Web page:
In December 2019, the constitutional reform process for both the Parramatta Eels and the Parramatta Leagues Club was successfully completed when over 90 percent of voting members supported PLC reforms.
It should have been achieved within a reasonable time frame, but there were those who opposed change. They opposed merit selection of the new PLC board. With constitutional change requiring at least 75% “yes” votes, such opposition by so few delayed governance reform for years.
Now, nearly one year down the track, Dean Ritchie of the Daily Telegraph is reporting that a “powerful Parramatta lobby group” threatening to “overthrow the board” has earned an audience with senior Eels management next week in an attempt to have Paul Green, Shane Flanagan and Tim Sheens named on Arthur’s coaching staff.
Who is this powerful lobby group?
In my opinion, reaching for the Sixties thesaurus, “powerful lobby group” translates as faction.
This sort of lobbying and their demands shouldn’t get any air time from us. But after yesterday’s media coverage, my phone rang off the hook. There was no shortage of people wanting to express their opinion to me. Not because they agreed with the lobbyists, but rather there were concerns as to why this group could be given any credence. The flood of such responses resulting from major media coverage meant it became more difficult to hit the old ignore button.
In gaining this exposure, the lobbyists have, to my mind, exemplified what factions stand for – a return to the bad old days of dragging our club into the media in attempted power plays.
Described by Ritchie as comprising local businessmen, corporate partners, politicians and sponsors, they are also said to remain “unsettled and unfulfilled”.
Don’t worry, those of us who attended the multitude of PLC General Meetings required to achieve reform saw plenty of “unsettled and unfulfilled” behaviour.
Now Dean Ritchie provides details on the behaviour of these lobbyists’, “the 20-member group will virtually demand a premiership win in 2021 or start agitating to overthrow the board.”
Yes, threats of destabilisation!
Of course the new constitution of the Parramatta Leagues Club doesn’t allow any “overthrow”. There are now triennial elections. The reality is that such threats are completely impotent and a reminder of why the club had to move forward from the days when a faction actually could overthrow the board.
It’s not that I don’t have my concerns. In fact, I’m irate.
When these groups take their campaigns to the media, they are damaging our Eels brand. The club has been heading into a bright future via good governance, and the stability and professionalism that such governance brings.
Reminders of factionalism, no matter how impotent their threats, only serve to undermine perceptions of the Eels with, at the very least, potential commercial consequences.
How narrow minded are such actions? How self centred?
Here’s the answer to those questions:
“The group wants to work with directors and will make it clear they expect results.”
So this group, without merit selection or without membership vote, expect that they have the right to work with directors and set the agenda for what results are to be achieved?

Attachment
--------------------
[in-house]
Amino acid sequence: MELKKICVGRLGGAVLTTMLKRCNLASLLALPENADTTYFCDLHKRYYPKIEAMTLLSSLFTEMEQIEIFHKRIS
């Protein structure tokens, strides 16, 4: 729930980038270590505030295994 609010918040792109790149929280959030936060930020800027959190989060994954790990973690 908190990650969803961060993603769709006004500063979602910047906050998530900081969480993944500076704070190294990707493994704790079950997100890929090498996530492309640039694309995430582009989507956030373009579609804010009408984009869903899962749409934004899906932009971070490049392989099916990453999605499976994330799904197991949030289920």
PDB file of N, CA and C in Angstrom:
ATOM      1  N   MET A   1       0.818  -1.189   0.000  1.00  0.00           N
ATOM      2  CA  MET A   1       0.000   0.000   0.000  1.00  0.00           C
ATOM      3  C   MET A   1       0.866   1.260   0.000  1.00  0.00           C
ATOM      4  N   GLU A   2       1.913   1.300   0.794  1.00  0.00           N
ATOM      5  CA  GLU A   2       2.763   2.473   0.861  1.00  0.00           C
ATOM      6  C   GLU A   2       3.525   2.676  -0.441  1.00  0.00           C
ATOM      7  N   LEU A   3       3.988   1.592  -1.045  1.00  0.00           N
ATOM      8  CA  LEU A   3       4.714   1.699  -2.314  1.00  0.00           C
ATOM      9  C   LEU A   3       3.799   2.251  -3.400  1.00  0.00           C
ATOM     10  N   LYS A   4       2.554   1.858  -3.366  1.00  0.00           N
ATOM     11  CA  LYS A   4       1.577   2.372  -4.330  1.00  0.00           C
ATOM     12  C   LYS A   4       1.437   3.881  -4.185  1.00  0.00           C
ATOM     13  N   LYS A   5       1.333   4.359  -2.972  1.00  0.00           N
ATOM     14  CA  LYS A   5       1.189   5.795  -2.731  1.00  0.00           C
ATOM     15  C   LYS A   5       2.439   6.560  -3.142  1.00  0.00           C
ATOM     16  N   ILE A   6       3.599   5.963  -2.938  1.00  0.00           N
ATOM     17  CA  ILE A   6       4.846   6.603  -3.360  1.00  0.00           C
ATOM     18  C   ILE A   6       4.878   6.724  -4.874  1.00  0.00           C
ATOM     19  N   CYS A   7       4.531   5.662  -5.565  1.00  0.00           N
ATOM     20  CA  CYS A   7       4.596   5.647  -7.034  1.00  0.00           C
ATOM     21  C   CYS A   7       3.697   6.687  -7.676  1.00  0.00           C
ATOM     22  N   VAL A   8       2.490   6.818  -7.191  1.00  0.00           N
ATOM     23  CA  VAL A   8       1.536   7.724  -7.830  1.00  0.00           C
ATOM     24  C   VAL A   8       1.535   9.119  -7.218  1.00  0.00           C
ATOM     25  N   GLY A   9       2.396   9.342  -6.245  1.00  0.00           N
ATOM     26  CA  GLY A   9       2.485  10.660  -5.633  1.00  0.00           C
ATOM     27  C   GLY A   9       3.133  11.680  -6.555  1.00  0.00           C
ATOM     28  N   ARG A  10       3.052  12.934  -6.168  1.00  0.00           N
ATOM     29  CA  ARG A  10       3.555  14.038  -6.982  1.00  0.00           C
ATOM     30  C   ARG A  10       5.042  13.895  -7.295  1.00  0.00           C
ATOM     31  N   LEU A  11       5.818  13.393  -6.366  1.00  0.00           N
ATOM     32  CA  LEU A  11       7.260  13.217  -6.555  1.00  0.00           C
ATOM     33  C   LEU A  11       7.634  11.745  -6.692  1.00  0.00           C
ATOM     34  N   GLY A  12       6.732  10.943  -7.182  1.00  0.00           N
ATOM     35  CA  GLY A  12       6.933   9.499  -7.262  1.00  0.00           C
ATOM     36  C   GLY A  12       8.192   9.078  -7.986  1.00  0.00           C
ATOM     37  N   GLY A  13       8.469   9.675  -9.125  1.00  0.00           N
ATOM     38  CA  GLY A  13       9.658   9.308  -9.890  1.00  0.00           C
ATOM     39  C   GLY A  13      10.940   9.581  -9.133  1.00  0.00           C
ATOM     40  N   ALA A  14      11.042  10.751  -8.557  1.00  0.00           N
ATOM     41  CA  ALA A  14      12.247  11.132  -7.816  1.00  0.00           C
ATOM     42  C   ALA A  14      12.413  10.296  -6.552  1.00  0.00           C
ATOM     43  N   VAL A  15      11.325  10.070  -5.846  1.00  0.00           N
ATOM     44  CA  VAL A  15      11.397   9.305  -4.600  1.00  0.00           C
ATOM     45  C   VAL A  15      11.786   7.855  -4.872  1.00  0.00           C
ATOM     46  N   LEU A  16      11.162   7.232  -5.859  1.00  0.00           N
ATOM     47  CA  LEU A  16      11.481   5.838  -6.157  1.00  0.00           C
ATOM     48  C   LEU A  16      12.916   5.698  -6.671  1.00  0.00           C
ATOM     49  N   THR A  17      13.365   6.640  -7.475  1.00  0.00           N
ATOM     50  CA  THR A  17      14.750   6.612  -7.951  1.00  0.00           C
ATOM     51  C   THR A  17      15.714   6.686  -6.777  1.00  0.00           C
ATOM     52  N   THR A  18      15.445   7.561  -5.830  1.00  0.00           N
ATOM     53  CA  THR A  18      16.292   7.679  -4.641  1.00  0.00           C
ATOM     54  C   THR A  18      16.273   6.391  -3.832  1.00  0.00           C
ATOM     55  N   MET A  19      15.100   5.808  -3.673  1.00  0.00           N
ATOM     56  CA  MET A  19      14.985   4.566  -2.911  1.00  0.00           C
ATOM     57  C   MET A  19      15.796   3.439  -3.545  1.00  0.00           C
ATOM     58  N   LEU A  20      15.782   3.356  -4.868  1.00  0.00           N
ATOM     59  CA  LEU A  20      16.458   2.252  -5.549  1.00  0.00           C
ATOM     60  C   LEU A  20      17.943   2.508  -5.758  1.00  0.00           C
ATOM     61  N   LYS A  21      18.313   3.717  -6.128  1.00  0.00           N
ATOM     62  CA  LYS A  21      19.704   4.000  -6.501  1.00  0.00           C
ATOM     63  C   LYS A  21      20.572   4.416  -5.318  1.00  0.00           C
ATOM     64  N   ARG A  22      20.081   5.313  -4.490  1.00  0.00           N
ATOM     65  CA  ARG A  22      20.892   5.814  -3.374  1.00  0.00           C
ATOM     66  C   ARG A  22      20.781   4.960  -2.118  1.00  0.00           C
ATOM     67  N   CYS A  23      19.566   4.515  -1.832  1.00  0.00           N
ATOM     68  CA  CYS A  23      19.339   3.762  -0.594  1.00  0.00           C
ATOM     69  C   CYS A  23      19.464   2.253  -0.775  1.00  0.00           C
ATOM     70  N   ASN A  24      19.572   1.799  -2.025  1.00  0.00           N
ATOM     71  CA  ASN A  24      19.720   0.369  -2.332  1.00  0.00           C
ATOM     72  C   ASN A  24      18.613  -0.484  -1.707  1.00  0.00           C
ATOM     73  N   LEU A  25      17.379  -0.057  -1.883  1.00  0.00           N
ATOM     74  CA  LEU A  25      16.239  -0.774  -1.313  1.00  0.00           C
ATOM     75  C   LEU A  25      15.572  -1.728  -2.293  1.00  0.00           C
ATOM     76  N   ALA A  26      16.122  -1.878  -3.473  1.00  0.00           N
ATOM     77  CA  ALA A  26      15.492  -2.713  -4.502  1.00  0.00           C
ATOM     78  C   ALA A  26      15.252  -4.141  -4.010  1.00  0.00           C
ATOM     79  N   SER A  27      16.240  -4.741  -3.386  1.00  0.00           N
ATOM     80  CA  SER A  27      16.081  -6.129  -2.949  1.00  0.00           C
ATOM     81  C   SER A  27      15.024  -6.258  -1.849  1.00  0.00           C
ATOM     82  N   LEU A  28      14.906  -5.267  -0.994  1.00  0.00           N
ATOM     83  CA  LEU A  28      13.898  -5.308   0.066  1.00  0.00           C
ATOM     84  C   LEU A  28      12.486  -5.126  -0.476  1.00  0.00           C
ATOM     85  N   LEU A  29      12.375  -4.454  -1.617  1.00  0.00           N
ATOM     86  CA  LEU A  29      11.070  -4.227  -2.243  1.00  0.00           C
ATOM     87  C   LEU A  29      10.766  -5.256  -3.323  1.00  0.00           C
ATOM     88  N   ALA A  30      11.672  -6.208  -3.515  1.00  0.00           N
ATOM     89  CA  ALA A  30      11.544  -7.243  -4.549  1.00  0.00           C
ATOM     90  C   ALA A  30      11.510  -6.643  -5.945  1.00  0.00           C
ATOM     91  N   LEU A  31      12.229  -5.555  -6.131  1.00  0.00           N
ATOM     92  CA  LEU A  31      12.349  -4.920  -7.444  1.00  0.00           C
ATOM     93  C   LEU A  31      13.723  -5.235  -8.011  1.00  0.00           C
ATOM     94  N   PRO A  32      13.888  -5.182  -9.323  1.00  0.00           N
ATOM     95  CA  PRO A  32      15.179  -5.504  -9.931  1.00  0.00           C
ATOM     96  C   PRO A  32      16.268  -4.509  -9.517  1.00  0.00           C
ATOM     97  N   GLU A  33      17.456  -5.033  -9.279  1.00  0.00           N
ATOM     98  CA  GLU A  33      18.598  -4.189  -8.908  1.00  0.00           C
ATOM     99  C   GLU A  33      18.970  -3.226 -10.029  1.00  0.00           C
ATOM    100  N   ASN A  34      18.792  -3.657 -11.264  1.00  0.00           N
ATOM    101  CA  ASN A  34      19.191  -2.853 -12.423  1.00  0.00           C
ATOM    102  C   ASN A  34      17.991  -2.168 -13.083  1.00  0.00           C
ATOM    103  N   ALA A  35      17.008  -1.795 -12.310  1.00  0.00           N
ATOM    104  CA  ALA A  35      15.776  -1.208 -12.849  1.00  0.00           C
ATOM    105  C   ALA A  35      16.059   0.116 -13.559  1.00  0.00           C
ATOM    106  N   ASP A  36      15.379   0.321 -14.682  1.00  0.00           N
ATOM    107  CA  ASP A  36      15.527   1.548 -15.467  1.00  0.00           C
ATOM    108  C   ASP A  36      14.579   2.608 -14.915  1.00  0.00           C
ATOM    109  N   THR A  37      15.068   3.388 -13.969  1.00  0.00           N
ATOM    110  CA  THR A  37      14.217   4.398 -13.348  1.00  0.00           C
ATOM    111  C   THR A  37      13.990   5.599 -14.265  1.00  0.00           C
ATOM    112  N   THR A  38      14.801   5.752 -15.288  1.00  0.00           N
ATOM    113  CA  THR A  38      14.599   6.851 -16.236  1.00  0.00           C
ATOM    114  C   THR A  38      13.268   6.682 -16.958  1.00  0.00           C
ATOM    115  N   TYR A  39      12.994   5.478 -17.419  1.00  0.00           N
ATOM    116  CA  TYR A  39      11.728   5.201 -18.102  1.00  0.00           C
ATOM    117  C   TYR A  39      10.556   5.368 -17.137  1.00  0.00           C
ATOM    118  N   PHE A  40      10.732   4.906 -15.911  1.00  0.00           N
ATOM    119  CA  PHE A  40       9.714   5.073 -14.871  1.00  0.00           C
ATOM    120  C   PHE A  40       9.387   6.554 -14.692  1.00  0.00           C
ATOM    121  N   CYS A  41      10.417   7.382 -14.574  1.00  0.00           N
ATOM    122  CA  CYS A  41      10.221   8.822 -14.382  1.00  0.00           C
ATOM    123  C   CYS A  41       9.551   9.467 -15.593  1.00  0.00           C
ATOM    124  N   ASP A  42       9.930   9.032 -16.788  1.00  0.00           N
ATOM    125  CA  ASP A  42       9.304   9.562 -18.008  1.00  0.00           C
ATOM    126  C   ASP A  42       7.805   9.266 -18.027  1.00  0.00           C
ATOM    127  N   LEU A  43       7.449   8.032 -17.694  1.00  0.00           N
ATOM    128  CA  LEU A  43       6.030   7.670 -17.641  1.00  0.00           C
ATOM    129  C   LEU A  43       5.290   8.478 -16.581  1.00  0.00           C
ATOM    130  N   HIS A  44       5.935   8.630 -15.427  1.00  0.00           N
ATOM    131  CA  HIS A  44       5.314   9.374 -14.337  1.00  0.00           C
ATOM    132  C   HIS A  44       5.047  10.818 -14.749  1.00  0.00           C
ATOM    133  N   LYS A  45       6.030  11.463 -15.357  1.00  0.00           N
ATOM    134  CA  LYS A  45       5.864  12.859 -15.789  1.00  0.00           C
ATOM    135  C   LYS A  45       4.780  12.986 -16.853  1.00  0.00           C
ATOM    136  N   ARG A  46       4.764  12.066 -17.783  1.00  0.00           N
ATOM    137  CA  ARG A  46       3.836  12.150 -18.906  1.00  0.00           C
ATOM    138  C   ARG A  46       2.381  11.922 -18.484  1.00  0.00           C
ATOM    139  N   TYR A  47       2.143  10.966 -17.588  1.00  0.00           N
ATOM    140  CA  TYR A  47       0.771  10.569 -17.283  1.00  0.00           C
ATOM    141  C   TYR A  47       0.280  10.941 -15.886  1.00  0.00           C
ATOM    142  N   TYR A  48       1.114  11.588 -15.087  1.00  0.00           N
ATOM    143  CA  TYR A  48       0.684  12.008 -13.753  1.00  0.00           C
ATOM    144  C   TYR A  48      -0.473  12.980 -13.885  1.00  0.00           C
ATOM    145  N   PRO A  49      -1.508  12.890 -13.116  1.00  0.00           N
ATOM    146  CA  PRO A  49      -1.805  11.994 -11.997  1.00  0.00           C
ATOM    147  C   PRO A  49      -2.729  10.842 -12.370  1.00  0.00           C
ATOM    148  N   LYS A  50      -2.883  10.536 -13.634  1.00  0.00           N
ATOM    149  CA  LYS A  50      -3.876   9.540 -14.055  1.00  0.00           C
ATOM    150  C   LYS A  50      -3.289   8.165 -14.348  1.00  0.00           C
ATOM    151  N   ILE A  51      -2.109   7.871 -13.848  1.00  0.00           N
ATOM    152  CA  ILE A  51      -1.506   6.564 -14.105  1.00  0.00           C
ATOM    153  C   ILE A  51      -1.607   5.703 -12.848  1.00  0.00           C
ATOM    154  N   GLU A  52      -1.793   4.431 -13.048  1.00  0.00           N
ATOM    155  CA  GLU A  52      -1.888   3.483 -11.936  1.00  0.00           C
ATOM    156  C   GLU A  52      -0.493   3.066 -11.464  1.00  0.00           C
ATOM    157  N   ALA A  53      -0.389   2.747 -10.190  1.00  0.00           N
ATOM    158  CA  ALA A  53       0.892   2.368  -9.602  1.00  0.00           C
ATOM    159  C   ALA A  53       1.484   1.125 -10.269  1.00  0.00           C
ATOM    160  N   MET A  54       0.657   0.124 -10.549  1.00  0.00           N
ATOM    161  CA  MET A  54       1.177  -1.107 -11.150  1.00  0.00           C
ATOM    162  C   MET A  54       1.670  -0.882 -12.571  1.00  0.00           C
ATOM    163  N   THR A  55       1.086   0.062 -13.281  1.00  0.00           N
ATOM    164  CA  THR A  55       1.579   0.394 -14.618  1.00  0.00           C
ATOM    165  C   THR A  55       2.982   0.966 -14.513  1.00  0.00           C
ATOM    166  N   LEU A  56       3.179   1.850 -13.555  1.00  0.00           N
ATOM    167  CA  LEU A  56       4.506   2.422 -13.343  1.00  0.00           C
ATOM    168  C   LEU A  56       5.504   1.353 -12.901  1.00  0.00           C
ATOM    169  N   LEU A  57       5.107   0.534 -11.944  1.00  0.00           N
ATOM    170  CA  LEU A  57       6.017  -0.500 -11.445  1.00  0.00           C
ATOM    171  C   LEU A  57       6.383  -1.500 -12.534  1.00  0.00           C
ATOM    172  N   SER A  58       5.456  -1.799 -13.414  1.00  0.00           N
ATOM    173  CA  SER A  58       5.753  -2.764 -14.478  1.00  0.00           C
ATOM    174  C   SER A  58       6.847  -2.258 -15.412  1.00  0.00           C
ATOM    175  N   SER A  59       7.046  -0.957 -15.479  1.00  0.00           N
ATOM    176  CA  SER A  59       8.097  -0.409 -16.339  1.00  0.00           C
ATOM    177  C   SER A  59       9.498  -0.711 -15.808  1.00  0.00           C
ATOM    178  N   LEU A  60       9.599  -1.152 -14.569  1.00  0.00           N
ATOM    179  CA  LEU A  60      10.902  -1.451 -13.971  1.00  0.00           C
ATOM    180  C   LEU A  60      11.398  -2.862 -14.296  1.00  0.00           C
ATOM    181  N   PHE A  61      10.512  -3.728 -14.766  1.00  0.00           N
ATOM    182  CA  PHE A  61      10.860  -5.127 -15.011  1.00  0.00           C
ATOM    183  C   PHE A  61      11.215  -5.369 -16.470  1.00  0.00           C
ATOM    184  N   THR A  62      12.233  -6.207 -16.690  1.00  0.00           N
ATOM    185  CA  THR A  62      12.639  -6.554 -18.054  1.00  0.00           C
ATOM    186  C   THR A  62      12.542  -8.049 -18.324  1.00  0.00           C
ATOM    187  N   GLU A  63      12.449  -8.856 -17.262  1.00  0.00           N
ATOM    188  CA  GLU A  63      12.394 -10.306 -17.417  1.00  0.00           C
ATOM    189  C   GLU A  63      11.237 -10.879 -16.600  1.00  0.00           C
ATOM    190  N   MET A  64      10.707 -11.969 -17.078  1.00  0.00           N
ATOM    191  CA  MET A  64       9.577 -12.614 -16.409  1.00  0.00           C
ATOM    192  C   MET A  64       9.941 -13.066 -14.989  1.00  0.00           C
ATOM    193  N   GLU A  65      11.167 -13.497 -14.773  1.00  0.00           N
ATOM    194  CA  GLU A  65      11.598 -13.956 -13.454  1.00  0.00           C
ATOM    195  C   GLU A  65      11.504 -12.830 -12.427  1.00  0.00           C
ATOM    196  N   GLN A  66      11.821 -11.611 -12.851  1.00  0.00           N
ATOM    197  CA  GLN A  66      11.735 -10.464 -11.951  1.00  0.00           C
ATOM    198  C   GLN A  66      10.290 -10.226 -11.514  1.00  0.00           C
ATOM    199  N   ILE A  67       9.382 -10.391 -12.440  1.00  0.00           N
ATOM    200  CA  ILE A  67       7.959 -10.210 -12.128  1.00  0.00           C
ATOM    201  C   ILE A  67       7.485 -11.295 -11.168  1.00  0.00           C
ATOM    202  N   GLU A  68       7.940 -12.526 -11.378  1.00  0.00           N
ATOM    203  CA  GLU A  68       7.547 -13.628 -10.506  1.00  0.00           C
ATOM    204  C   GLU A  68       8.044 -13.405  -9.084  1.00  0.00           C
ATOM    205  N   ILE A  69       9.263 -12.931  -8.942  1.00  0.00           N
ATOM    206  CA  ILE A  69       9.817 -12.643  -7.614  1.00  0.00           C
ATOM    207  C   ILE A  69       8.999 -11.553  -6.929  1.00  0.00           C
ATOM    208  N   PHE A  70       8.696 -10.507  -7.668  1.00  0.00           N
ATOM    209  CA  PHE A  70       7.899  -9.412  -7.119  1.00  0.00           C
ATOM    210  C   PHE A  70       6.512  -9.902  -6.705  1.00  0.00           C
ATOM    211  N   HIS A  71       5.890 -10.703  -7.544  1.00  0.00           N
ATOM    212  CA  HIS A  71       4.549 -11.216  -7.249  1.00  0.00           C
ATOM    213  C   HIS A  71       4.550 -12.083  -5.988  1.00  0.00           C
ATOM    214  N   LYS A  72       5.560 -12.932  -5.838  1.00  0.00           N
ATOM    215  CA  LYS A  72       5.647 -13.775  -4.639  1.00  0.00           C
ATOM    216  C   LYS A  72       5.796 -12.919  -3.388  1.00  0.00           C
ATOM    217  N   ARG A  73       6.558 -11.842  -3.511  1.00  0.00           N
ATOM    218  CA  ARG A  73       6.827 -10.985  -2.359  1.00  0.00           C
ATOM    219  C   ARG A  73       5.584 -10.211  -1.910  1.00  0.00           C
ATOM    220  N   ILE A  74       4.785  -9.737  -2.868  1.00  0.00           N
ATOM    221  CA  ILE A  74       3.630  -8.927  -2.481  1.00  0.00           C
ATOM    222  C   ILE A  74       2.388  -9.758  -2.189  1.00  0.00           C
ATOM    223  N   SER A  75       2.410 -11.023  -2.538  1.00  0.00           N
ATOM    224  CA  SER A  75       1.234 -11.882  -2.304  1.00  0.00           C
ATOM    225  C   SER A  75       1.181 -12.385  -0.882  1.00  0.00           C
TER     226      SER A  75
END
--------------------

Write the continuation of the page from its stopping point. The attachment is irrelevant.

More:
And central to their platform – the appointment of Shane Flanagan in an assistant coach capacity.
Let’s just quickly examine how that would benefit the Eels.
This very season, 2020, Flanagan “assisted” the Dragons to 12th place on the ladder with less than half the victories of the Eels. And he’s an assistant coach because he was deregistered by the NRL in 2019 and is not currently allowed to be a head coach.
Why was he deregistered?
Because he failed to comply with the conditions of his 2014 suspension for his role in the Sharks supplements saga. Yes, this is a coach who has been both suspended and deregistered. Brilliant suggestion.
But there’s more. Besides not being allowed to coach during every year of his tenure at the Sharks, his club was found guilty of committing significant salary cap breaches from 2013 to 2018.
Of course, within that period was the Premiership year of 2016, which Paul Kent put into context by declaring the Sharks were “systematically cheating” and that “when the club won the competition they were under the salary cap on the day”. On the day!
For those who forgot about the roster that such breaches allowed them to assemble, the Sharks grand final starting 13 included 9 Origin stars, and a future Origin player.
And besides his 13th and 14th placed finishes, and that tainted Premiership season, Flanagan’s record in coaching the Sharks to five other finals appearances includes four exits in either the first or second week of the finals. Only a 7th placed finish in 2012 occurred outside of the cap cheating period.
The Eels currently undertake extensive due diligence in the recruitment of players. One cannot imagine that a coach with Flanagan’s record would be seen as a beneficial addition to our organisation.
But I do have one other concern.
As Dean Ritchie also reported, “It is understood around five members of the group will meet Eels chief executive Jim Sarantinos, club chairman Sean McElduff, and possibly general manager of football Mark O’Neill, on Thursday.”
This “lobby group”, this faction, do not deserve the right to an audience with Parramatta Eels executives. If the club firstly agreed to a meeting in the interests of club unity and transparency, then this group have surely forfeited any meeting with such destabilising media bleating.
In fact, were this meeting to now unfold, it would be insulting to all of the individual PLC members who railed against factionalism through far too many general meetings.
Never forget, it was via the members, not any factions, that club governance reform was successful. Factions no longer hold any political influence over our Parramatta Eels.